The constitution is wildly out of context in today’s uber-modern world. We have the Internet after all, which the founders could never have foreseen. We don’t need to arm ourselves like the citizen militias of yesteryear– we have law enforcement to protect us! The “archaic, out of context, constitution” is a favorite argument of today’s progressives (and many republicans) who clamor for a more bloated, all-powerful centralized government. The founders’ philosophies are obsolete, the constitution is a living and breathing document, say the progressives. But their hip new ideas are actually just dressed-up regurgitations of old, power grabbing endeavors from as long ago as the late 1700s.
Thomas Jefferson and James Madison didn’t have to predict our technology and societal advances in order to understand that human nature would reliably produce self-serving politicians with insatiable appetites for power. In 1798, Jefferson and Madison spotted the wolf in sheep’s clothing when the Aliens and Seditions Acts were passed. Briefly, these acts empowered the president to make law, be subjective about the extent/limits of free speech, and transfer the powers of judging a person from the courts to the president. It wasn’t just the direct consequences of these new laws that were problematic, but also the dangerously tyrannical precedent of individual freedoms being seized by the stroke of a president’s pen. (Sound familiar?)
Luckily for every American since 1798, Jefferson and Madison decisively took action with their respective Virginia and Kentucky Resolutions of 1798. Motivated by the despotic inclinations of President John Adams, their resolutions forcefully reiterated “that the powers not delegated to the United States by the Constitution, nor prohibited by it to the states, are reserved to the states respectively, or to the people.” In Jefferson’s Kentucky resolution, when a state declared a federal law to be unconstitutional, that law was “void and of no force,” and thus nullified.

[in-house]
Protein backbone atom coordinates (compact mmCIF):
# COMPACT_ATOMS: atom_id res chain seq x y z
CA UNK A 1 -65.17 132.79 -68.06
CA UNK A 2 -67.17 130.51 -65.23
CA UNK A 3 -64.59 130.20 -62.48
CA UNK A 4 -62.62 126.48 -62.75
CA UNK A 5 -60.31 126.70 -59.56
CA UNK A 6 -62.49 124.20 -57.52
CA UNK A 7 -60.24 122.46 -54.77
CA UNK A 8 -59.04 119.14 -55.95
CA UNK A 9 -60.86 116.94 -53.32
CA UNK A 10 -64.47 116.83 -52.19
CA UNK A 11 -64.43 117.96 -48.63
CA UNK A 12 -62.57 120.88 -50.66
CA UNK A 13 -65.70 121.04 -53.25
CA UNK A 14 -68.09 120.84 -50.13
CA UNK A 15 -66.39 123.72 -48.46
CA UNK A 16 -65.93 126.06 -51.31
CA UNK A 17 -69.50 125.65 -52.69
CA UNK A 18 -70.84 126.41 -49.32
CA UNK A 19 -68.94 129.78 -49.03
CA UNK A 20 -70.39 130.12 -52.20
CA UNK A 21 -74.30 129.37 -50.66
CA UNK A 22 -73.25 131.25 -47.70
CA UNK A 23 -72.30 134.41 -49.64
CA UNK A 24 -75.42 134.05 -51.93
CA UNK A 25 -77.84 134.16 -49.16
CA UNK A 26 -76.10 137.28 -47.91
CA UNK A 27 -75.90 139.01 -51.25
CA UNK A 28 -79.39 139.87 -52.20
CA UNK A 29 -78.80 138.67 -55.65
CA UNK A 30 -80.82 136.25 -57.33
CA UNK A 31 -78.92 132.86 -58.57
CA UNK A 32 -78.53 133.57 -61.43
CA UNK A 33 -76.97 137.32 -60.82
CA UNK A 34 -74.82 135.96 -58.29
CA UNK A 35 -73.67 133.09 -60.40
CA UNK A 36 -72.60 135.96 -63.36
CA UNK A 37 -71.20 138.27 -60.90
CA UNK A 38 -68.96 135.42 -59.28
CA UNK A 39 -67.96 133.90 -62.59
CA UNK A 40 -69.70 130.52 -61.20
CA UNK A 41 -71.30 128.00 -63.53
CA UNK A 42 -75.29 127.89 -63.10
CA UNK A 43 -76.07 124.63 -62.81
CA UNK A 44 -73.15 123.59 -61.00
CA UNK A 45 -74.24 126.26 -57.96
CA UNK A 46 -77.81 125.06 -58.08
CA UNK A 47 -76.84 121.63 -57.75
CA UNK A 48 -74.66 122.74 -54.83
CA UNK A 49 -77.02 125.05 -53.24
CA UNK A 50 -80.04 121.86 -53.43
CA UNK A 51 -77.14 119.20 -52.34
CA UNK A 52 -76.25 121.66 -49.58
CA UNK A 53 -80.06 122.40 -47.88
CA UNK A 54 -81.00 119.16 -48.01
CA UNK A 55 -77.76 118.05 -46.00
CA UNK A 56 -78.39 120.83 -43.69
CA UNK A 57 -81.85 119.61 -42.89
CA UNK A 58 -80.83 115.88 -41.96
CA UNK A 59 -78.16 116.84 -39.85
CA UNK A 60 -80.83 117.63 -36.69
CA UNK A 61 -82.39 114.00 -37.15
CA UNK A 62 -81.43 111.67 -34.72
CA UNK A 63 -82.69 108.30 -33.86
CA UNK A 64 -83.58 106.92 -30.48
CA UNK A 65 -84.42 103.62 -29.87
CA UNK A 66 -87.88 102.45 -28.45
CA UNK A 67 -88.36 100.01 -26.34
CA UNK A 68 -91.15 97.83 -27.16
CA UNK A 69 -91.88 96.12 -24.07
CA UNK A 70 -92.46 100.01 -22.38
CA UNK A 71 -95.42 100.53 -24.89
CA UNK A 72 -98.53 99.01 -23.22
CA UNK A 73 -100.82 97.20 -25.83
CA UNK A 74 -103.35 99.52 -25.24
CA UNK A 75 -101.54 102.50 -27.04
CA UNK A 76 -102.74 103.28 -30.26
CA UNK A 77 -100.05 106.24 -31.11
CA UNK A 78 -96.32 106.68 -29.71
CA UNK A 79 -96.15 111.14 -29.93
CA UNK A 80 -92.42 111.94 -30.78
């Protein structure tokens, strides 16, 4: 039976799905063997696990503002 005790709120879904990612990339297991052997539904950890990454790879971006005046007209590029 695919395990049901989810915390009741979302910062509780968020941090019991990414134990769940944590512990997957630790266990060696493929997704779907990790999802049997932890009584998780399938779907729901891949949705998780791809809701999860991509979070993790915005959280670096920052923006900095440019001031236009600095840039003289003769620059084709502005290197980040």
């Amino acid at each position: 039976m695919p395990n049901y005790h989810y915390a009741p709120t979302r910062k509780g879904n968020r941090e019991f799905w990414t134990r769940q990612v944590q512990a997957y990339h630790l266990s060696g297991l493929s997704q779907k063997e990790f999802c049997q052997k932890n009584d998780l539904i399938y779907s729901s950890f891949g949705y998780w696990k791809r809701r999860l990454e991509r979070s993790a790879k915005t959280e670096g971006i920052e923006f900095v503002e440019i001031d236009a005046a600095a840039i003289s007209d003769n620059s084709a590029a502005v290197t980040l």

Jefferson wisely saw that the judiciary’s role was being dangerously diminished, writing that “this would be to surrender the form of government we have chosen, and to live under one deriving its powers from its own will, and not from our authority” [emphasis mine]. The president had given himself the power to judge and sentence individuals, even when he was the sole accuser and his mere suspicions were the only presentable evidence. By highlighting and fortifying the role of the courts, Jefferson distinguished the United States from the European monarchies who could imprison citizens on a whim and throw away the key.
John Madison devised the theory of Interposition, where states join together and challenge the offending federal law rather than simply declaring it null and void. But seeing the overreach for exactly what it was, Interposition declared that states were bound by a duty to “arrest the progress of evil.”
Thomas Jefferson and James Madison knew that presidential overreach was dangerous and unconstitutional; at great personal risk, they secretly wrote the Kentucky and Virginia Resolutions of 1798. Today, progressives try to dismiss their philosophies as archaic and outdated, but it’s clear that they are as relevant as ever. What’s missing from our current political landscape is more statesmen like Jefferson and Madison who are willing to stand against the bloating federal government as it continues to encroach and threaten what individual liberties we have left.